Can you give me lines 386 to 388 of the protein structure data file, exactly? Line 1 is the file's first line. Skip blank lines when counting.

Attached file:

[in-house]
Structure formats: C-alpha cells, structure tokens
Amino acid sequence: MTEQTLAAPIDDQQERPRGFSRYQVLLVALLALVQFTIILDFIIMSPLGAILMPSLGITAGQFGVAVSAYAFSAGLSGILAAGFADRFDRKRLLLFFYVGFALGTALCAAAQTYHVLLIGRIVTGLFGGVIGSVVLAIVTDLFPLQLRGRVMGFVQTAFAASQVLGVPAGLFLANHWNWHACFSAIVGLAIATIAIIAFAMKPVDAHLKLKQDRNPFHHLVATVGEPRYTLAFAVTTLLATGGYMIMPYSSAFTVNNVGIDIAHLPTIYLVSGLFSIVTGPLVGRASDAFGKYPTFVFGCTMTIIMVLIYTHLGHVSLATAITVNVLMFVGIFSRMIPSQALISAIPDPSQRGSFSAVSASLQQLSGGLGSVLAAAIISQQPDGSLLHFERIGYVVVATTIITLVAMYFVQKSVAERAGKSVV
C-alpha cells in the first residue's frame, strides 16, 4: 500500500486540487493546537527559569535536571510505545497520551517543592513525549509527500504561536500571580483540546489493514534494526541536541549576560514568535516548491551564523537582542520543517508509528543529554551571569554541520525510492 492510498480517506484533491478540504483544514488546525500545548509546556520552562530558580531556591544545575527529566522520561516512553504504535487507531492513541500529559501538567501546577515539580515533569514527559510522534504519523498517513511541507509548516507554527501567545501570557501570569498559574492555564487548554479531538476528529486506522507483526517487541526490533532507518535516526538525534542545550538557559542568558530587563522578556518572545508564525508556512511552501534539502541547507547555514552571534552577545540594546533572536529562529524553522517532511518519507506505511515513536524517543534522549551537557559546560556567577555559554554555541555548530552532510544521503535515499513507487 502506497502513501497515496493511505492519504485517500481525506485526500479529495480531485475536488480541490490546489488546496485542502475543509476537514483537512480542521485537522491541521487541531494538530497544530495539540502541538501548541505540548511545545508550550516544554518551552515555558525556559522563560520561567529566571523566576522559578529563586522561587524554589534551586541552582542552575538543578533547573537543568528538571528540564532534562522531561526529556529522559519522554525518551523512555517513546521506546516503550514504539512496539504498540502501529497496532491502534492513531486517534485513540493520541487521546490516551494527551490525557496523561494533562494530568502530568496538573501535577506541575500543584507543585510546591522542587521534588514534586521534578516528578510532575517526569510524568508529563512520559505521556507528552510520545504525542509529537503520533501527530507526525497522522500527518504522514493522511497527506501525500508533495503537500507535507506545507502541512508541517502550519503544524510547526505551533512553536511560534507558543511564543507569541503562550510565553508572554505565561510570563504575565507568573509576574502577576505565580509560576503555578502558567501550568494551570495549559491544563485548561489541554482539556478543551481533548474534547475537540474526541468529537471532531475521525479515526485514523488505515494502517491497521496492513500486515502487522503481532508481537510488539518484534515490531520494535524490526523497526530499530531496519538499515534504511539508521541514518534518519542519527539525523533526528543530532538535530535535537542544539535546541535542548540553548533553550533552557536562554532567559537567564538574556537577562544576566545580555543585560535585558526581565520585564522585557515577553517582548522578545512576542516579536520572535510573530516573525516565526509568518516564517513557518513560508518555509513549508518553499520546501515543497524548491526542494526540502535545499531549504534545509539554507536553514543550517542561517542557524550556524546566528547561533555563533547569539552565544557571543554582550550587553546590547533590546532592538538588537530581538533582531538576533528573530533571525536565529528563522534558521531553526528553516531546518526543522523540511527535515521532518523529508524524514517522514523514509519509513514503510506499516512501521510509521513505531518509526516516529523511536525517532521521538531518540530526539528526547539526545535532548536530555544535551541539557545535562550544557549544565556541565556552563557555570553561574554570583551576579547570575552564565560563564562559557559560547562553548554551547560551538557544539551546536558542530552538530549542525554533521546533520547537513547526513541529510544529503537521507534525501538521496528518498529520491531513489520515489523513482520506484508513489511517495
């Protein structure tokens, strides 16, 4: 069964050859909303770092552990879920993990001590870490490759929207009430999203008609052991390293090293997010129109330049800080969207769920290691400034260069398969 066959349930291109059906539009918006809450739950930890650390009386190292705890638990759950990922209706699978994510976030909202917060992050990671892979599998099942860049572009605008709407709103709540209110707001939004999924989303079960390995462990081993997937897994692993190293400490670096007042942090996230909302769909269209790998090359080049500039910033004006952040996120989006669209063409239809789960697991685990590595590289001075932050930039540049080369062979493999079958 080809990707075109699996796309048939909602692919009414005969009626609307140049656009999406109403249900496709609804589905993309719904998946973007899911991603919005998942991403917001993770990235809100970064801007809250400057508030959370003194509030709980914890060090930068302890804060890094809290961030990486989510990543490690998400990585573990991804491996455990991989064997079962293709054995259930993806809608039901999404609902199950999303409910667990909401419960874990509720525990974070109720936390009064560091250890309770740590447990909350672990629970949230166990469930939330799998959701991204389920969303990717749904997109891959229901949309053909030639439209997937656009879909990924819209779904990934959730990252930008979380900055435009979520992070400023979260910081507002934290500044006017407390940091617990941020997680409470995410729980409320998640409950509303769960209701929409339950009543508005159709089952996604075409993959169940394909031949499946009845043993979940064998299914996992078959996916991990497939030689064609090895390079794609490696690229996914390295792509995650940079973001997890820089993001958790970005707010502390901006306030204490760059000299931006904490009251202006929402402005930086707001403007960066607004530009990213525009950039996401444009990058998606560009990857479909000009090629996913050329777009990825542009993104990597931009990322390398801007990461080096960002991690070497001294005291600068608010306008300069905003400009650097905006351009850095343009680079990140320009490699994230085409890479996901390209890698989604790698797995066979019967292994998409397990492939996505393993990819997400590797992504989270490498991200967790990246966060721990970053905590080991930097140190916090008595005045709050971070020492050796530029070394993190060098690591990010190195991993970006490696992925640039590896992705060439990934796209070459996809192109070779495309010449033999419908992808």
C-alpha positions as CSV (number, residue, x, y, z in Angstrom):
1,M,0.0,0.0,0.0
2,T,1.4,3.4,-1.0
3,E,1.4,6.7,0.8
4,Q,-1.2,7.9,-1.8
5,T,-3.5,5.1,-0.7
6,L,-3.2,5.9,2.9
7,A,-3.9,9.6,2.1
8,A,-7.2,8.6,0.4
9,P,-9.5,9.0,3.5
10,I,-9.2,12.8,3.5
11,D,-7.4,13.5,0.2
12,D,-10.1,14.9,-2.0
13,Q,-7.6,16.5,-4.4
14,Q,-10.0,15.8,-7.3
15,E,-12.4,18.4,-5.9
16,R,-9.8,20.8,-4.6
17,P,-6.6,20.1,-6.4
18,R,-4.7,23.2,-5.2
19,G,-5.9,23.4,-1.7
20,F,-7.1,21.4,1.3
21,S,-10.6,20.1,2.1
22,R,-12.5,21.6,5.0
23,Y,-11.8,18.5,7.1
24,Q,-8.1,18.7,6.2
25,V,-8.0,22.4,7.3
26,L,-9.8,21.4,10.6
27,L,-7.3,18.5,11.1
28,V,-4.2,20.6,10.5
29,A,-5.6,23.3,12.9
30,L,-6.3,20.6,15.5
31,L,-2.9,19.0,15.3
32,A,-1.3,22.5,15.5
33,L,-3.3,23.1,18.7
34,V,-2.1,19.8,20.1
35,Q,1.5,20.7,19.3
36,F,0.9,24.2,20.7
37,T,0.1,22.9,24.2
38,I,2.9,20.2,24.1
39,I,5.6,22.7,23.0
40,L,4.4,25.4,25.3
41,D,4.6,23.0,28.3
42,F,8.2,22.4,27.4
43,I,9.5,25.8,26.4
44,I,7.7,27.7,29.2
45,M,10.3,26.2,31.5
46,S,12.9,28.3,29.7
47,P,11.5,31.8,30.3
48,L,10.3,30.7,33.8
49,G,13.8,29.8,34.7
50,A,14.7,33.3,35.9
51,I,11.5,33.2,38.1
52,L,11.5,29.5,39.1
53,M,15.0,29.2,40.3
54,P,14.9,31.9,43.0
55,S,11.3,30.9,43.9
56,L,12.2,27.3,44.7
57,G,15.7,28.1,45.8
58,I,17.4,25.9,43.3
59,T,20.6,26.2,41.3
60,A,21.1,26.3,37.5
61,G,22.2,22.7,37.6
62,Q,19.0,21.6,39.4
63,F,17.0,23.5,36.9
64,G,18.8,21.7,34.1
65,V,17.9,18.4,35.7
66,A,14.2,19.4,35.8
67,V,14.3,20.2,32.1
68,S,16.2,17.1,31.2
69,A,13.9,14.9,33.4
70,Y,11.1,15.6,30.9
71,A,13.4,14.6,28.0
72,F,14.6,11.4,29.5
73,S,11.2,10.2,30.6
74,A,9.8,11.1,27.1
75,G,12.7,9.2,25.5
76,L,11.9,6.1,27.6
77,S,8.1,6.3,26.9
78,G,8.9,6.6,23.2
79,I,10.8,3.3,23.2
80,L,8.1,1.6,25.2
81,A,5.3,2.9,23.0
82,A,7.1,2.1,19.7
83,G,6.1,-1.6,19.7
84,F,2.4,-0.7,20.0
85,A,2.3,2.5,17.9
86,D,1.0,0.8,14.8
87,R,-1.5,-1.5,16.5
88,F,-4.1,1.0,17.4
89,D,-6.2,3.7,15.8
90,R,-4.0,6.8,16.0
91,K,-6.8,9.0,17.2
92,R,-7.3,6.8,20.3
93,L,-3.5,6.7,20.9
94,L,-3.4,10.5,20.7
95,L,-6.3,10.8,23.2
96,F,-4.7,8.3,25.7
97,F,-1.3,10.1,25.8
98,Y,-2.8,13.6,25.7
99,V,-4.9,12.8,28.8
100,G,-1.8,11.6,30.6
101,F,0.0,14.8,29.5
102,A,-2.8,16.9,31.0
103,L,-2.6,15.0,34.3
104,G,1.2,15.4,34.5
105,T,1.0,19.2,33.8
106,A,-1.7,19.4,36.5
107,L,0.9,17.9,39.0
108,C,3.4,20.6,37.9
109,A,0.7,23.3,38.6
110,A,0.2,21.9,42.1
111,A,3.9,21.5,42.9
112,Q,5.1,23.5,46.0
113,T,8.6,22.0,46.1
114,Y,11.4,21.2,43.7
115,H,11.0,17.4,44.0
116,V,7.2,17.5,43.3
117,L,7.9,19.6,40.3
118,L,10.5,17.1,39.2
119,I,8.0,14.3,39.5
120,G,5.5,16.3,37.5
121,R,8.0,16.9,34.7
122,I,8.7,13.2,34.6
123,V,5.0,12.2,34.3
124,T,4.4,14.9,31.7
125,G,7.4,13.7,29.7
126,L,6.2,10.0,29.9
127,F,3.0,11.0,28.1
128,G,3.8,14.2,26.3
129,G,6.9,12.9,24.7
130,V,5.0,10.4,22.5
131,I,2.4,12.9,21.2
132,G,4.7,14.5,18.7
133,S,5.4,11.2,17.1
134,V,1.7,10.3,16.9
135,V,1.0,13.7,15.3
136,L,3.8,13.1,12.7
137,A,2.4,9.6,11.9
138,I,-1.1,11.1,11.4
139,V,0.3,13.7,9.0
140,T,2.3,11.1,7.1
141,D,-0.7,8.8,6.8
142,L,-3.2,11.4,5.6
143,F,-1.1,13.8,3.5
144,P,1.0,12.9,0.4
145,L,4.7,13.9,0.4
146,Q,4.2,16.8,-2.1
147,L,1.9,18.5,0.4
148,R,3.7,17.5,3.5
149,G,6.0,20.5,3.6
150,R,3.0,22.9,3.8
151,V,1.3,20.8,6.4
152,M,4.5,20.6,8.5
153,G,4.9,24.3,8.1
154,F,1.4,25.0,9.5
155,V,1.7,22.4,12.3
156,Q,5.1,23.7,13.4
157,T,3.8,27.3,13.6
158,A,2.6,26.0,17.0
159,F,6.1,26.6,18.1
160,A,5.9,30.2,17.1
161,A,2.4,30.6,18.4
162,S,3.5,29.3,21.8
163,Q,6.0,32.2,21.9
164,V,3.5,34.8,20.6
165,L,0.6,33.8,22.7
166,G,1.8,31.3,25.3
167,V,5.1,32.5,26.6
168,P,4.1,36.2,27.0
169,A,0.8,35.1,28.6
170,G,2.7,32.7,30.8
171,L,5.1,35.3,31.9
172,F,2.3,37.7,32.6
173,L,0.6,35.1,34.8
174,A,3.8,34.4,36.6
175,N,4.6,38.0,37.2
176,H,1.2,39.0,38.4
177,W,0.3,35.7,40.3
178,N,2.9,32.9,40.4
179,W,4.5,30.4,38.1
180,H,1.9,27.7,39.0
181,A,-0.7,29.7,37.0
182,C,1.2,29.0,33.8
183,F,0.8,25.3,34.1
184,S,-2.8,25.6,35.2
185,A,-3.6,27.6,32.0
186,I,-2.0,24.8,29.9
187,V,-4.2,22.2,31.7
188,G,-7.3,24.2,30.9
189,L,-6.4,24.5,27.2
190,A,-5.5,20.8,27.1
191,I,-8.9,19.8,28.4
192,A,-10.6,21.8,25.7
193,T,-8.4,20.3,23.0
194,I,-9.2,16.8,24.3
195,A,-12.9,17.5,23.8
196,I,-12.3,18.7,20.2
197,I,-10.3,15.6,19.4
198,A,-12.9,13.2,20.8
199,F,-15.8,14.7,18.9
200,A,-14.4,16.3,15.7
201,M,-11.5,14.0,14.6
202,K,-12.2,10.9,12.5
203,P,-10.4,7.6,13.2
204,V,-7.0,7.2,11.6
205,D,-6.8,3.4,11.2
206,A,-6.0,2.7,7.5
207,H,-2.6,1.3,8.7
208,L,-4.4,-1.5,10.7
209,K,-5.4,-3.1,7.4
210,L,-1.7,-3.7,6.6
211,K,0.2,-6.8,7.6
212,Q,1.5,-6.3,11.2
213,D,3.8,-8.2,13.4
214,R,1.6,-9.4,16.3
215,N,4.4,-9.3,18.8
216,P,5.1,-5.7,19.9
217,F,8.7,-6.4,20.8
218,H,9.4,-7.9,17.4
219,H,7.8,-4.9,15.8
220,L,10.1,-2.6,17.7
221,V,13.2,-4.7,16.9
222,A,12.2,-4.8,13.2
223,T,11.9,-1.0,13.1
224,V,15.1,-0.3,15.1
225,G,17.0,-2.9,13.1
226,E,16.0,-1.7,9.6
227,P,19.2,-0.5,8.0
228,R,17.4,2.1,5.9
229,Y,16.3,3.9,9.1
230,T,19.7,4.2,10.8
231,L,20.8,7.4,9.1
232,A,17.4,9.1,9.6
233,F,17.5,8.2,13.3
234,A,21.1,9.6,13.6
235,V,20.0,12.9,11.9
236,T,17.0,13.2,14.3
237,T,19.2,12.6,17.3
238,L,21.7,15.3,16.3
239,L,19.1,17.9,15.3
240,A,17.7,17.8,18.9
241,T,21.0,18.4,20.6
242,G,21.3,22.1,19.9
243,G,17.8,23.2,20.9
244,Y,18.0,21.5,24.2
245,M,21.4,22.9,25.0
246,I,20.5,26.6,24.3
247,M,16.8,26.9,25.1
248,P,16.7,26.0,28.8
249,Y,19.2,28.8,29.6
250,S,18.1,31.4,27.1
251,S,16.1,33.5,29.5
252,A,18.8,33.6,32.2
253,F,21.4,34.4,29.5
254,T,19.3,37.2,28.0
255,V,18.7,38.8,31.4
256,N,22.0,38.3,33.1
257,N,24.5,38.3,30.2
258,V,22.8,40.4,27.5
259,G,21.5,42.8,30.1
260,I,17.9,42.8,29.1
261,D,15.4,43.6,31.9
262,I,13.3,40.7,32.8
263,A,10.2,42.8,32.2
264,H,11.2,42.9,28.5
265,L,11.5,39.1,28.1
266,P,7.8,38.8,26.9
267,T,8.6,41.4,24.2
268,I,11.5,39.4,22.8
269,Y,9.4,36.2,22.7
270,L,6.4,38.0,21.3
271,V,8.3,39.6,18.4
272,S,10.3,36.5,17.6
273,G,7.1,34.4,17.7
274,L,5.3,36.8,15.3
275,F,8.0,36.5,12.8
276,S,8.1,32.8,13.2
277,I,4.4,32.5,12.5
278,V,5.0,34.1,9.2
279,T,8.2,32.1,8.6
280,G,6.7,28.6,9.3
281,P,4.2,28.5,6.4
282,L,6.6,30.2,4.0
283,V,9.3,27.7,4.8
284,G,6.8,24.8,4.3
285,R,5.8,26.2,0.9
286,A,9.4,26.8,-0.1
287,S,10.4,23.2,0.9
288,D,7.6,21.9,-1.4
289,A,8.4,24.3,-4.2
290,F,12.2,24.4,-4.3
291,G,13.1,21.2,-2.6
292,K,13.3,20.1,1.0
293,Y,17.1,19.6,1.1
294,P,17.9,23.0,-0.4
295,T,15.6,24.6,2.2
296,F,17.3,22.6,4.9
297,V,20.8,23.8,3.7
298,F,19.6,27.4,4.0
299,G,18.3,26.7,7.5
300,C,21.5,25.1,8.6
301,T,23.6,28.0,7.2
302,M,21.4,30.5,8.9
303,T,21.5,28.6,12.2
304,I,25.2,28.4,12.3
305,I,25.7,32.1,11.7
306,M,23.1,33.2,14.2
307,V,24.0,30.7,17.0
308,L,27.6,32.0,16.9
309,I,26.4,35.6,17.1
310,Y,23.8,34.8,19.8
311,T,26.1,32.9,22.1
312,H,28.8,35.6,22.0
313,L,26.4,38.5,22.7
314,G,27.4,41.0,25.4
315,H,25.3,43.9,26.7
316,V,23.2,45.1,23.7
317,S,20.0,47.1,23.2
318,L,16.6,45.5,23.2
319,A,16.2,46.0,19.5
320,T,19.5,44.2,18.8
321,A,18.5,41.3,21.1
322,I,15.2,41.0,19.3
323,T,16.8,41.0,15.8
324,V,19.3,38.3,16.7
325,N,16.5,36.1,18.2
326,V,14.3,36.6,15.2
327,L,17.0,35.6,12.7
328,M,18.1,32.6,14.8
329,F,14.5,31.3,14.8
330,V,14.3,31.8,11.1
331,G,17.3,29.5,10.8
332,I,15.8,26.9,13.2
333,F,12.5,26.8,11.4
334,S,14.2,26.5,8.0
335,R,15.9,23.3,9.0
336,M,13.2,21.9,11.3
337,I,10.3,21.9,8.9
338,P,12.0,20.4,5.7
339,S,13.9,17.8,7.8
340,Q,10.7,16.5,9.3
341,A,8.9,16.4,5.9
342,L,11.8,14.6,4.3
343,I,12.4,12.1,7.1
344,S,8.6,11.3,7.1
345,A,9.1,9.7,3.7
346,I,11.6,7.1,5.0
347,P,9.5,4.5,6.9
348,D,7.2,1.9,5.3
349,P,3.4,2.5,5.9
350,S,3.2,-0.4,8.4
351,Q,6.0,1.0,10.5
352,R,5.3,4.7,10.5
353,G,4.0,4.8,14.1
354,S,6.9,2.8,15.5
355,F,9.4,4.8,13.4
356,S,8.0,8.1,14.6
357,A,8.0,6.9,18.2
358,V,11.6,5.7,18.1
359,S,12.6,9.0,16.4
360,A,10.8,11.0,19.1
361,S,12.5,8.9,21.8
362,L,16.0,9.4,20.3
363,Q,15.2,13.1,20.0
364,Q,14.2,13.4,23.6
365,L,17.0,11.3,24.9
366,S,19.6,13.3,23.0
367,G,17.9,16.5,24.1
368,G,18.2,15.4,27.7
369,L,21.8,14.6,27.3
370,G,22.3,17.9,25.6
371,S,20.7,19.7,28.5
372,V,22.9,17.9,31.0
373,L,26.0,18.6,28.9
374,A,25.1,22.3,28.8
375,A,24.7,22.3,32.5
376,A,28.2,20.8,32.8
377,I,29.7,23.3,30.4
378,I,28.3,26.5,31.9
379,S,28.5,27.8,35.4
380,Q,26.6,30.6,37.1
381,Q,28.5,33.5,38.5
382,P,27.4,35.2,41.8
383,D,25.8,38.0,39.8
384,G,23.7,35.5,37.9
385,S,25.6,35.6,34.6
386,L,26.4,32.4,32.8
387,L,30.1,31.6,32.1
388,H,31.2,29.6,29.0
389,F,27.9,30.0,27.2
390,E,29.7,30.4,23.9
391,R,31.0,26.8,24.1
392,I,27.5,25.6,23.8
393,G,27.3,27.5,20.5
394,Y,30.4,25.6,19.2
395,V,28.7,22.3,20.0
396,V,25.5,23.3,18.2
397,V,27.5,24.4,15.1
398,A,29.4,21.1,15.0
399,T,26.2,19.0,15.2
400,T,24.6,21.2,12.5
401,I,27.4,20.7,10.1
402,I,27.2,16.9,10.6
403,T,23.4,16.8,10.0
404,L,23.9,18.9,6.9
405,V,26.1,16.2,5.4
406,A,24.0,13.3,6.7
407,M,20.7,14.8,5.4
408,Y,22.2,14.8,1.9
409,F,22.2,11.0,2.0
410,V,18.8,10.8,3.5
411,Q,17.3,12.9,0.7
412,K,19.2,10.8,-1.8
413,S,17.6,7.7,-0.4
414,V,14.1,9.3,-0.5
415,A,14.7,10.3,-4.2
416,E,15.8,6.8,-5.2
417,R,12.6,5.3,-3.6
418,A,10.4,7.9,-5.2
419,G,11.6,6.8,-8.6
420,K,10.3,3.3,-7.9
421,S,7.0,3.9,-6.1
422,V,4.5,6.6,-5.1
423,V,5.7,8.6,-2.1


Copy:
380,Q,26.6,30.6,37.1
381,Q,28.5,33.5,38.5
382,P,27.4,35.2,41.8